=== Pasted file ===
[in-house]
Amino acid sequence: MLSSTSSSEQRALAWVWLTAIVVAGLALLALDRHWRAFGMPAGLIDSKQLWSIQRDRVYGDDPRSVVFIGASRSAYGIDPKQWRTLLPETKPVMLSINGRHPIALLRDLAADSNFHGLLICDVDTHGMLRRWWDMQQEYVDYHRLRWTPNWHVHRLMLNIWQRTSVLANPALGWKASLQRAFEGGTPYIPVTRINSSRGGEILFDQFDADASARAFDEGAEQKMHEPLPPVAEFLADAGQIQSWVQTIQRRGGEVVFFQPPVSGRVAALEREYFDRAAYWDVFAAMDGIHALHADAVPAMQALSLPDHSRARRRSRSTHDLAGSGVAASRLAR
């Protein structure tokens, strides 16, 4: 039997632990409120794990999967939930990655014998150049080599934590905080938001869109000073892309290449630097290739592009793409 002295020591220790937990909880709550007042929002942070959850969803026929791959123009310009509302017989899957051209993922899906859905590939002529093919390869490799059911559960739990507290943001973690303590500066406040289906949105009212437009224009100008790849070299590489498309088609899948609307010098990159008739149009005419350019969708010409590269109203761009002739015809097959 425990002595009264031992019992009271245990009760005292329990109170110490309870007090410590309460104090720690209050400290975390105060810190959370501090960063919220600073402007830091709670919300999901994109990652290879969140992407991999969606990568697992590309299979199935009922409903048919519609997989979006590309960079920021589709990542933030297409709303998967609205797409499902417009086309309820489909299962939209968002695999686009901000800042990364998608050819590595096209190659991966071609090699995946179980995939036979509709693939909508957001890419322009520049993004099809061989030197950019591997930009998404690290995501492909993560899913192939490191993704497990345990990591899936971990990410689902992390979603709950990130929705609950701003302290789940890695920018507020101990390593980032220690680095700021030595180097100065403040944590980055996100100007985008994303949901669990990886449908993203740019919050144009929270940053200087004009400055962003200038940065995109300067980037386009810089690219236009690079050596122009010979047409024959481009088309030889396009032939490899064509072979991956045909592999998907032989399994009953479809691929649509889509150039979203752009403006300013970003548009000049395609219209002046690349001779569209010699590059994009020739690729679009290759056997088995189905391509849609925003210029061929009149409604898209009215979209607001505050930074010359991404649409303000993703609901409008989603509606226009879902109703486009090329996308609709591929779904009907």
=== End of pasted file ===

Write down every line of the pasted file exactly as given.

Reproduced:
[in-house]
Amino acid sequence: MLSSTSSSEQRALAWVWLTAIVVAGLALLALDRHWRAFGMPAGLIDSKQLWSIQRDRVYGDDPRSVVFIGASRSAYGIDPKQWRTLLPETKPVMLSINGRHPIALLRDLAADSNFHGLLICDVDTHGMLRRWWDMQQEYVDYHRLRWTPNWHVHRLMLNIWQRTSVLANPALGWKASLQRAFEGGTPYIPVTRINSSRGGEILFDQFDADASARAFDEGAEQKMHEPLPPVAEFLADAGQIQSWVQTIQRRGGEVVFFQPPVSGRVAALEREYFDRAAYWDVFAAMDGIHALHADAVPAMQALSLPDHSRARRRSRSTHDLAGSGVAASRLAR
């Protein structure tokens, strides 16, 4: 039997632990409120794990999967939930990655014998150049080599934590905080938001869109000073892309290449630097290739592009793409 002295020591220790937990909880709550007042929002942070959850969803026929791959123009310009509302017989899957051209993922899906859905590939002529093919390869490799059911559960739990507290943001973690303590500066406040289906949105009212437009224009100008790849070299590489498309088609899948609307010098990159008739149009005419350019969708010409590269109203761009002739015809097959 425990002595009264031992019992009271245990009760005292329990109170110490309870007090410590309460104090720690209050400290975390105060810190959370501090960063919220600073402007830091709670919300999901994109990652290879969140992407991999969606990568697992590309299979199935009922409903048919519609997989979006590309960079920021589709990542933030297409709303998967609205797409499902417009086309309820489909299962939209968002695999686009901000800042990364998608050819590595096209190659991966071609090699995946179980995939036979509709693939909508957001890419322009520049993004099809061989030197950019591997930009998404690290995501492909993560899913192939490191993704497990345990990591899936971990990410689902992390979603709950990130929705609950701003302290789940890695920018507020101990390593980032220690680095700021030595180097100065403040944590980055996100100007985008994303949901669990990886449908993203740019919050144009929270940053200087004009400055962003200038940065995109300067980037386009810089690219236009690079050596122009010979047409024959481009088309030889396009032939490899064509072979991956045909592999998907032989399994009953479809691929649509889509150039979203752009403006300013970003548009000049395609219209002046690349001779569209010699590059994009020739690729679009290759056997088995189905391509849609925003210029061929009149409604898209009215979209607001505050930074010359991404649409303000993703609901409008989603509606226009879902109703486009090329996308609709591929779904009907």